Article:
Affiliation : Vitinnov, Bordeaux-Sciences Agro, ISVV, 33170 Gradignan France

Country : France


Jean-Philippe Roby

Affiliation : EGFV, Univ. Bordeaux, Bordeaux Sciences Agro, INRAE, ISVV, F-33882 Villenave d’Ornon, France

Country : France

References

  • Grosman, J. and Doublet, B. 2012. Maladies du bois de la vigne : synthèse des dispositifs d’observation au vignoble, de l’observatoire 2003-2008 au réseau d’épidémiosurveillance actuel. Phytoma 651 :31-35.
  • Fussler, L., Kobes, N., Bertrand, F., Maumy, M., Grosman, J., and Savary S. 2008. A characterization of grapevine trunk diseases in France from data generated by the National Grapevine Wood Diseases Survey. Phytopathology 98: 571-579. https://doi.org/10.1094/PHYTO-98-5-0571
  • Mugnai, L., Graniti, G., and Surico G. 1999. Esca (black measles) and brown wood-streaking: two old and elusive diseases of grapevines. Plant Dis. 83: 404-418. https://doi.org/10.1094/PDIS.1999.83. 5.404
  • Cortesi, P., Fischer, M., and Milgroom, M.G. 2000. Identification and spread of Fomitiporia punctata associated with wood decay of grapevine showing symptoms of esca. Phytopathology 90: 967-972.
  • Laveau, C., Letouze, A., Louvet, G., Bastien, S., and Guerin-dubrana, L. 2009. Differential aggressiveness of fungi implicated in esca and associated diseases of grapevine in France. Phytopathology Mediterranea 48(1): 32-46. https://doi.org/10.14601/Phytopathol_Mediterr-2873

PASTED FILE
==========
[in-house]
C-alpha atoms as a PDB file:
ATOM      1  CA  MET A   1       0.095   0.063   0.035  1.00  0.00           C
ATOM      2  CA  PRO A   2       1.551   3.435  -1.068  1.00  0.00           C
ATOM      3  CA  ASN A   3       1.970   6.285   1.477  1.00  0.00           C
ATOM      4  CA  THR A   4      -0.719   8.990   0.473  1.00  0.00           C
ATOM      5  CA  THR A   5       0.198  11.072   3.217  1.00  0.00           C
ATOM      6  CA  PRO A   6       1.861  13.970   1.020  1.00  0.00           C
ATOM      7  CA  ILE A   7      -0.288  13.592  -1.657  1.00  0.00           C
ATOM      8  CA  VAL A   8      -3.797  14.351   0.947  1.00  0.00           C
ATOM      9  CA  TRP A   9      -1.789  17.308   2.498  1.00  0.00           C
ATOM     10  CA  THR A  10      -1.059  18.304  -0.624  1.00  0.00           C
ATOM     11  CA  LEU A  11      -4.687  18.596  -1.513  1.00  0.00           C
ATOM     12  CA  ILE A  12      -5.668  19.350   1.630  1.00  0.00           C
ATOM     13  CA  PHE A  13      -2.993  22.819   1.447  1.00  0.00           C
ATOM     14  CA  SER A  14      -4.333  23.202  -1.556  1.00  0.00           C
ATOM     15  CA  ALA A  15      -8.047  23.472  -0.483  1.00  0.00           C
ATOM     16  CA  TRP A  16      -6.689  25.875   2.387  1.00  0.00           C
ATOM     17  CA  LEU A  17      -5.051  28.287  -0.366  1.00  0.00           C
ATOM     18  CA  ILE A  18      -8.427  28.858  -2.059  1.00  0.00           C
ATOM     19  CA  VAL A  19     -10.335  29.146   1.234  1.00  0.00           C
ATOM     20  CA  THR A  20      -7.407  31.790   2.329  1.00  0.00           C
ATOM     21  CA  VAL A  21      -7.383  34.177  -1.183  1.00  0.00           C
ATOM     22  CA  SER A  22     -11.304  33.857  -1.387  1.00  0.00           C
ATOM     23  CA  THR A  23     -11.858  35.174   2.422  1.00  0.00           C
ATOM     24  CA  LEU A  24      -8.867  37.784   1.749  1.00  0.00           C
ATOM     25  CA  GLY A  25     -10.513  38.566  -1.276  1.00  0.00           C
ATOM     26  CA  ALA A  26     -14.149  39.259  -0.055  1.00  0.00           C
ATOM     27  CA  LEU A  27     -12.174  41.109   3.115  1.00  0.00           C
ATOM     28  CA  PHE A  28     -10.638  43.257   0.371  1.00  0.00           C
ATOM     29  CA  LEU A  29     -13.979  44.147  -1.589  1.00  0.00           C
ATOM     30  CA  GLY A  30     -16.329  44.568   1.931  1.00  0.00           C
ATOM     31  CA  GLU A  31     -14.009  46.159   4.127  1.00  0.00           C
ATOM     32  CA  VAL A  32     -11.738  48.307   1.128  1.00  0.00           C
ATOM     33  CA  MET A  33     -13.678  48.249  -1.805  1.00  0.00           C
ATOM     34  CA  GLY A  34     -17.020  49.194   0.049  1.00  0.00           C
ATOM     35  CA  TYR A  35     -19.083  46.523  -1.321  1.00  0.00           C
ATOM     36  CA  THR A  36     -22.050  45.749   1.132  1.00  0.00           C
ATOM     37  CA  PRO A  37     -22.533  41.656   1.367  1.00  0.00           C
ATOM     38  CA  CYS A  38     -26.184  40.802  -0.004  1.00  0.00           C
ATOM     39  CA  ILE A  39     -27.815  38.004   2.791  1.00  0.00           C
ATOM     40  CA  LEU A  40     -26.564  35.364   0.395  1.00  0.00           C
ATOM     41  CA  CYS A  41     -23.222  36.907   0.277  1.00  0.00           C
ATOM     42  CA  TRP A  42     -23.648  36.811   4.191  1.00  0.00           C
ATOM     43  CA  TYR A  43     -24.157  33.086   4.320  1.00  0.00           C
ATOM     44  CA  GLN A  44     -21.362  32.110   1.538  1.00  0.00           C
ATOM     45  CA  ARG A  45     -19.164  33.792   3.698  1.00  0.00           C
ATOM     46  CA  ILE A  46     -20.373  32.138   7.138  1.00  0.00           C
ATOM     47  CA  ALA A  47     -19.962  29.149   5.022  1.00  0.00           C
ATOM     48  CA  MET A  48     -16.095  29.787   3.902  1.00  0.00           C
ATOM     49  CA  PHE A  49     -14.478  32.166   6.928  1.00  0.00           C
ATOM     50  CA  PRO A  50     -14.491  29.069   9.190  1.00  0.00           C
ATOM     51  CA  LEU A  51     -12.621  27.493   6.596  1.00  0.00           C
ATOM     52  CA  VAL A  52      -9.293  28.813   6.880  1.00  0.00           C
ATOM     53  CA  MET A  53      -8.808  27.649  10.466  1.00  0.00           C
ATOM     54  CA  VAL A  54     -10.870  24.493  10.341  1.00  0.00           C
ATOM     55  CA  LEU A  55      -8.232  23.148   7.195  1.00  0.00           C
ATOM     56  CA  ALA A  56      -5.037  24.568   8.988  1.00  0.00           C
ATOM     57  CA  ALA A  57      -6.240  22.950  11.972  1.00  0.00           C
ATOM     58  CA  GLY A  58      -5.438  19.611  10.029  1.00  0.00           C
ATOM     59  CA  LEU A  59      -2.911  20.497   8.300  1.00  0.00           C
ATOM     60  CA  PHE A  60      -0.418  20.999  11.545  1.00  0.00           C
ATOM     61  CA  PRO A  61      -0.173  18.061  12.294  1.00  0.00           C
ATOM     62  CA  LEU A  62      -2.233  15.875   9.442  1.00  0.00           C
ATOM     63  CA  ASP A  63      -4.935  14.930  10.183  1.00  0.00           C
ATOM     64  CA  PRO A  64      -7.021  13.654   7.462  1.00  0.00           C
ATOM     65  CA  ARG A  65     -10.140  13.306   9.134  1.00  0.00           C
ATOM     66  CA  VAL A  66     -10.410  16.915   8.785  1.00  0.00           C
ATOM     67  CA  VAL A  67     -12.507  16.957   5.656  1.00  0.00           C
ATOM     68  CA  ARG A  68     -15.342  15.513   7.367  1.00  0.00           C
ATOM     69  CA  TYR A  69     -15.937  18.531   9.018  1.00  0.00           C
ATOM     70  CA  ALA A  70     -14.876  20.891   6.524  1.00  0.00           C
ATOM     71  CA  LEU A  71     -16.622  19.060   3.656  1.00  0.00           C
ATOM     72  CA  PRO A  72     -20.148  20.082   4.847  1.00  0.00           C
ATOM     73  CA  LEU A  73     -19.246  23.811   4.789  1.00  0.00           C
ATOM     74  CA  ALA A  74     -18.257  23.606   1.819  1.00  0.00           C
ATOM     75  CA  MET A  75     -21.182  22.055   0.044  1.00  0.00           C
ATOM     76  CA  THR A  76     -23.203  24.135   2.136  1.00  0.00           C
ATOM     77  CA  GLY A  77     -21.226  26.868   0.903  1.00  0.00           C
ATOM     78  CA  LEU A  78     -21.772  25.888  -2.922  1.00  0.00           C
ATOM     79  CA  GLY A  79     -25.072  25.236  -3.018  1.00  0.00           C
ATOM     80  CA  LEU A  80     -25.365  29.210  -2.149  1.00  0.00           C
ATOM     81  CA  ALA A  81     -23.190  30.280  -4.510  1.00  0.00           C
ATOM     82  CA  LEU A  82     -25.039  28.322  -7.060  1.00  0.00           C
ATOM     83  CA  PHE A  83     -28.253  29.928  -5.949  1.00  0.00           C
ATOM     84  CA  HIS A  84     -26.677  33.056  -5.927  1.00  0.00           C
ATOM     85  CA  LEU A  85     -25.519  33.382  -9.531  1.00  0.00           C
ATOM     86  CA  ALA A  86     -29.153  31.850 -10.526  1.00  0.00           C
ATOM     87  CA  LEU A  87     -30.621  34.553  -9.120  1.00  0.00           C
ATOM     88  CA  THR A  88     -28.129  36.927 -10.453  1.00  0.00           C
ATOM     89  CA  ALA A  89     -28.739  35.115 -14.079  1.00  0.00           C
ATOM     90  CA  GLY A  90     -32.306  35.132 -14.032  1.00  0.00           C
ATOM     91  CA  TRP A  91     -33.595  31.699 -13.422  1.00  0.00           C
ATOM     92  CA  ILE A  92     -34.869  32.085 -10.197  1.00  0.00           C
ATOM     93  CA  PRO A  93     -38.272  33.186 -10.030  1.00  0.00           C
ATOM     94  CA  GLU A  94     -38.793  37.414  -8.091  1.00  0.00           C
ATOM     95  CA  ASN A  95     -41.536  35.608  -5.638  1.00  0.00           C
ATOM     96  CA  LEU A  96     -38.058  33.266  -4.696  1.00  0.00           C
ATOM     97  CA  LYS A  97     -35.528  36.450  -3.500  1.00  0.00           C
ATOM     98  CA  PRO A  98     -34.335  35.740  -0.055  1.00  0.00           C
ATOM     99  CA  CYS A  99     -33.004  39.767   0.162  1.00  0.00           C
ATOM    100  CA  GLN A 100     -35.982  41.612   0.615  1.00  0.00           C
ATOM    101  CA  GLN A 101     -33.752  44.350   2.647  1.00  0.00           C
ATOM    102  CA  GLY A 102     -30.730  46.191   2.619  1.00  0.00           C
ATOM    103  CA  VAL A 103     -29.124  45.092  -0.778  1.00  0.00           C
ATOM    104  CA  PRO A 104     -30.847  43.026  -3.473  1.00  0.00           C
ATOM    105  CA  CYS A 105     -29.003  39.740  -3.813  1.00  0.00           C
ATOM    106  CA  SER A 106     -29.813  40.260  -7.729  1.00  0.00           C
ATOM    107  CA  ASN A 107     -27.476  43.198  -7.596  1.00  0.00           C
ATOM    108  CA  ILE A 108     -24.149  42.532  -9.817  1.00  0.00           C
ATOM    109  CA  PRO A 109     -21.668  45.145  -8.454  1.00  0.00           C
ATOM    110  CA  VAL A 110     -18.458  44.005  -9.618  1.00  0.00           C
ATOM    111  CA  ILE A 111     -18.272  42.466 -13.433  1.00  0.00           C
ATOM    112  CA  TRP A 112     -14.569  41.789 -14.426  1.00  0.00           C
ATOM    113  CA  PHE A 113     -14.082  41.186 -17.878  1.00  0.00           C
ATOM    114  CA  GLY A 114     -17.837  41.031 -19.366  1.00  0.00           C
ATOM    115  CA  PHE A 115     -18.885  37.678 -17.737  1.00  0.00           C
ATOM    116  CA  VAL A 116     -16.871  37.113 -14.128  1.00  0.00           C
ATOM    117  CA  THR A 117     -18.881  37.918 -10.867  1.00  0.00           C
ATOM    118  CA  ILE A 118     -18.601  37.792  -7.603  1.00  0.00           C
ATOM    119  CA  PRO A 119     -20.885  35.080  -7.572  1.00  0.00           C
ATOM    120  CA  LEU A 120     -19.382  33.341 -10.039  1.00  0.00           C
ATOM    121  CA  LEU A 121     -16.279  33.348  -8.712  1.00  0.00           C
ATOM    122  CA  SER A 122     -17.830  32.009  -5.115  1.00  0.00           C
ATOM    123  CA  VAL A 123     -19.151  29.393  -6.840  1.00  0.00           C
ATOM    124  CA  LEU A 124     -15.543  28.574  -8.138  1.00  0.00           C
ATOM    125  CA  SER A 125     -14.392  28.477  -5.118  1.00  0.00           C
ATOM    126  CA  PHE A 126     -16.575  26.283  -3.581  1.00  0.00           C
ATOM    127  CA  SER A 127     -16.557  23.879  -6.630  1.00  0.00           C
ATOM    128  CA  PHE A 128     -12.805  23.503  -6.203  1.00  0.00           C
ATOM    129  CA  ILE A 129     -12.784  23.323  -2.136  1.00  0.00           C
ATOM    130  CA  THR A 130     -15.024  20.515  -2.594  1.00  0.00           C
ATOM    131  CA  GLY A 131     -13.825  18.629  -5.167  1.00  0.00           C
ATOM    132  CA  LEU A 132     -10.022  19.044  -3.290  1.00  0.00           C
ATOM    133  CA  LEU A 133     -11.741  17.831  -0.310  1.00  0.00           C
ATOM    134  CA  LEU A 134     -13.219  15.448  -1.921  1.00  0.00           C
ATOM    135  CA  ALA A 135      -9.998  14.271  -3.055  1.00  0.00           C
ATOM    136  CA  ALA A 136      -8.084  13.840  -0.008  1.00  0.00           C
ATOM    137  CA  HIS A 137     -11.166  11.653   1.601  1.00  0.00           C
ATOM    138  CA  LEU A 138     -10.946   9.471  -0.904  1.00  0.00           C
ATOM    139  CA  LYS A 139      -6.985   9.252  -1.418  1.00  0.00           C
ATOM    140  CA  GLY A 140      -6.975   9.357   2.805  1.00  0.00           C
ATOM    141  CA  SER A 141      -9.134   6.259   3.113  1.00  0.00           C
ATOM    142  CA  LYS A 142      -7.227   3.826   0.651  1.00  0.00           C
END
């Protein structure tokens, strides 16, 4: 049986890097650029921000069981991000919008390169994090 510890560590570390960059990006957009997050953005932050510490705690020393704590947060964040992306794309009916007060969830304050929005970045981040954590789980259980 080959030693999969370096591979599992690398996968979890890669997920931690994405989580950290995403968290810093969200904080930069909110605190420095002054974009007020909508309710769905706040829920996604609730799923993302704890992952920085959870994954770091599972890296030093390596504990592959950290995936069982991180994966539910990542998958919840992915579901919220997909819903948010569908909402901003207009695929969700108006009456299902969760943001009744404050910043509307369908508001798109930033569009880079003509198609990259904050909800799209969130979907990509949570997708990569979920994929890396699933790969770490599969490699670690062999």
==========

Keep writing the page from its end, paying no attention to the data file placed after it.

• Larignon P., Berud F., Girardon K. and Jacquet O., 2007. Premiers résultats sur le cycle biologique des champignons associés aux maladies du bois de la vigne en pépinière. Rhône VO 2 : 16-23.
  • Andolfi, A.; Mugnai, L.; Luque, J.; Surico, G.; Cimmino, A.; Evidente, A. 2011. Phytotoxins Produced by Fungi Associated with Grapevine Trunk Diseases. Toxins 3 : 1569-1605. https://doi.org/10.3390/toxins3121569
  • Luque J., Martos S., Aroca A., Raposo R. and GarciaFigueres F., 2009. Symptoms and fungi associated with declining mature grapevine plants in northeast Spain. J. Plant Pathol 91: 381-390.
  • Maher N., Piot J., Bastien S., Vallance J., Rey P. and Guérin-Dubrana L., 2012. Wood necrosis in Escaaffected vines: types, relationships and possible links with foliar symptom expression. J. Int. Sci. Vigne Vin, 46: 15-27. https://doi. org/10.20870/oenoone.2012.46.1.1507
  • Dewasme, C., Mary, S., Darrieutort, G., Roby, J. P., & Gambetta, G. A. (2022). Long-Term Esca Monitoring Reveals Disease Impacts on Fruit Yield and Wine Quality. Plant disease, 106(12), 3076–3082. https://doi.org/10.1094/PDIS-11-21-2454-RE
  • Bruez, E., Cholet, C., Thibon, C., Redon, P., Lacampagne, S., Martignon, T., Giudici, M., Darriet, P., and Gény L. 2021. Influence of curettage on Esca-diseased Vitis vinifera L. cv. Sauvignon blanc plants on the quality of musts and wines. OENO One 55(1): 171-182. https://doi.org/10.20870/oeno-one.2021.55.1.4479